Nearly 300 trucks choked downtown Tauranga this morning as part of a nationwide protest that caused gridlock in Auckland and Wellington.
Truckies from across the Western Bay and even Napier, Gisborne and Waharoa drove at just 20 km/h into the city, clogging the harbour bridge, Hewletts Rd and Cameron Rd.
With blasts on the horn, puffs of diesel smoke and the revving of engines, truckies made their point on Cameron Rd against the sudden hike in road user charges.
Concrete mixers, tankers, dumptrucks and an Army Unimog made up the convoy which blocked a section of Cameron Rd near Tauranga Domain about 8.20am.
One commuter travelling from Bayfair into the central city said a journey that normally takes 15 minutes took one hour and 15 minutes.
At 9.50, a driver left Durham St, arriving at Chapel St 35 minutes later.
People on scooters and motorbikes had the best chance of making it to work on time but many drivers had little choice and had to sit patiently.
Small groups of onlookers stood on the Cameron Rd footpath giving thumbs-up signs to the drivers and voicing support.
While some main roads in Tauranga were affected, Takitimu Drive was nearly empty of traffic until the arrival of the first convoy at 7.50am.
. The first convoy of 29 trucks hit a nearly empty expressway at Judea at 7.50am with the last truck reaching Chapel St about 20 minutes later. The second, of about the same size, appeared on the expressway at 8.10am, departing at Chapel St about 8.25am. However, at 9.50am traffic was still backed up from near the courthouse to Marsh St.
Derek Dumbar, director of Waikato/Thames/Bay of Plenty Road Transport Forum, the national body that organised the protests across New Zealand, said today it was a success and that more than 290 trucks were involved in Tauranga. ``It's gone exceedingly well and we can't thank the public enough for their support, it's been fantastic.' Although truckies held up commuters Mr Dumbar said people were very supportive.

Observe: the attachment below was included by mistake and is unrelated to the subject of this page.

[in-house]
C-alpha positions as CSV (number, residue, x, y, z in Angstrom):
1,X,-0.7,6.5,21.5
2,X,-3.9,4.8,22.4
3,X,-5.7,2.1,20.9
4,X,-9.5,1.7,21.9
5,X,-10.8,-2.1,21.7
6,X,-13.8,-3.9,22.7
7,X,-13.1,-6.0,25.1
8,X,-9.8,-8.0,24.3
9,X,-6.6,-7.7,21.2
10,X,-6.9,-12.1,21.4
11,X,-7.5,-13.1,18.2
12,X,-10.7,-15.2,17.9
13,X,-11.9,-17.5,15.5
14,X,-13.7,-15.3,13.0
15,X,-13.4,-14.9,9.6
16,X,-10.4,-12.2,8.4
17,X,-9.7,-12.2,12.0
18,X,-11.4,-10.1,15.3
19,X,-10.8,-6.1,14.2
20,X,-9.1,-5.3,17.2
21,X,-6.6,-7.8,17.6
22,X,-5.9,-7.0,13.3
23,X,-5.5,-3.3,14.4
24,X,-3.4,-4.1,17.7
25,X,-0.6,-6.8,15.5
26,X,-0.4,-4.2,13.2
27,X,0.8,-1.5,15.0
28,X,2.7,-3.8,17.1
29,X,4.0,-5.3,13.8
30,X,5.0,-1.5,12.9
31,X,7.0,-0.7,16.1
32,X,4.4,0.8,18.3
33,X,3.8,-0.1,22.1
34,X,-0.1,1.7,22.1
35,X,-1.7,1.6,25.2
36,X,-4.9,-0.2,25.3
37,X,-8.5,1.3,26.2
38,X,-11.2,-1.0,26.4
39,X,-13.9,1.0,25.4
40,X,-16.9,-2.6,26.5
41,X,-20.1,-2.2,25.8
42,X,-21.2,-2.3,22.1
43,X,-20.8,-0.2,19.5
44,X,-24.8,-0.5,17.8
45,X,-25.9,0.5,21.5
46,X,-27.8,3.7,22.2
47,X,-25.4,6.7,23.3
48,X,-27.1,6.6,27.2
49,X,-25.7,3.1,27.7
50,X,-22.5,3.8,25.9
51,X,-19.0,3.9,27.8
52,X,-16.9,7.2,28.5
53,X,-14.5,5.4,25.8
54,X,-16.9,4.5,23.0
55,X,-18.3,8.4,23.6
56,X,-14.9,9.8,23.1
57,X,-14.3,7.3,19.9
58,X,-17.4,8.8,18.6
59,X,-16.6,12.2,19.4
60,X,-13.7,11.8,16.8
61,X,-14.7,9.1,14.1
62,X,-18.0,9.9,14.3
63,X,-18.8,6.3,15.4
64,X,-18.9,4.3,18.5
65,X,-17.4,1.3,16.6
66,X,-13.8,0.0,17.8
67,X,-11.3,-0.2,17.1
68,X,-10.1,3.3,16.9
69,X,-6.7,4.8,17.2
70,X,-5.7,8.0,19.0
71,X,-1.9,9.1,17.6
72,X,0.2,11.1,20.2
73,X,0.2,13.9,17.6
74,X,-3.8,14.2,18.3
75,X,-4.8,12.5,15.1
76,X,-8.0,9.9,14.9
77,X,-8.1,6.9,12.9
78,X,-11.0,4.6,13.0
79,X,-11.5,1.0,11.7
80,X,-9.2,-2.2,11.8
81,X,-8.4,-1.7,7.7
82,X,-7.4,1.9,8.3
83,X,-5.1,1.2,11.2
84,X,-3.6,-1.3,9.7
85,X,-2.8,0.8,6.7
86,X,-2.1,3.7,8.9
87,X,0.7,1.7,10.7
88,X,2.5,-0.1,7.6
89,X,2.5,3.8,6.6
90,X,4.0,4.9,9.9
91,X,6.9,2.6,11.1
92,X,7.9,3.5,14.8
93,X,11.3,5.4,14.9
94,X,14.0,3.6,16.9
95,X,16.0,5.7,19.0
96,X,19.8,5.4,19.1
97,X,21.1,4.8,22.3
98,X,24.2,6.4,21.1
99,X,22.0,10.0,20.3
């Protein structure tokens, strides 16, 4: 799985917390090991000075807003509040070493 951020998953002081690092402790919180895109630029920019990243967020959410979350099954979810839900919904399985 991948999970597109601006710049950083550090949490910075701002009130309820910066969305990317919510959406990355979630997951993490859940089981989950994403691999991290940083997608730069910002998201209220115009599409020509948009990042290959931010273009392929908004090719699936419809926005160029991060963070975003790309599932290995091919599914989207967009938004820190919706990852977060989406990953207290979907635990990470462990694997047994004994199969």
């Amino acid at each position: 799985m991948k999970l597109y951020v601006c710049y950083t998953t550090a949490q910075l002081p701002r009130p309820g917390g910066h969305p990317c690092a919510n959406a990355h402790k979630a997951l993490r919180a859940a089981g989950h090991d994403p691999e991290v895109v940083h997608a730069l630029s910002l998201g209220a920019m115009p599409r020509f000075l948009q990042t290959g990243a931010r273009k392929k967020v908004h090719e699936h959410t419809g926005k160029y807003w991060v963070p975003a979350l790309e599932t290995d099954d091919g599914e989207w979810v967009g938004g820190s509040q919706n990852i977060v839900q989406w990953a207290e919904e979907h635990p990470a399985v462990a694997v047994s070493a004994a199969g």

Senior Sergeant Ian Campion said there were "significant delays" for commuters heading into central Tauranga this morning.
The volume of heavy motor vehicles had resulted in significant congestion but motorists were well-behaved. Mr Campion said by 10am traffic was still pretty congested by the Chapel St and Marsh St intersection and the harbour bridge, and there were still delays.
The fire service kept two crews on at each of the three main stations in Tauranga to avoid delays in getting to fire call outs this morning.
Usually the stations are manned with one crew but the overnight crew stayed on for a couple of extra hours in case more than one appliance was needed at a job. St John Ambulance team leader Gary Bishell said they had the same number of paramedics on as usual.
Many commuters took to the roads early to miss any traffic with car parks reported to have been filling up earlier.
"Most people came in a bit earlier," Frank Begley, Tauranga City Council transport communications manager, said.
DHB spokeswoman Carol Wollaston said staff at Tauranga Hospital had not had any problems with the traffic.
"Some people are working from home today and some people have arranged to come in late," she said.
She said truckies had an agreement with the hospital to not block emergency services.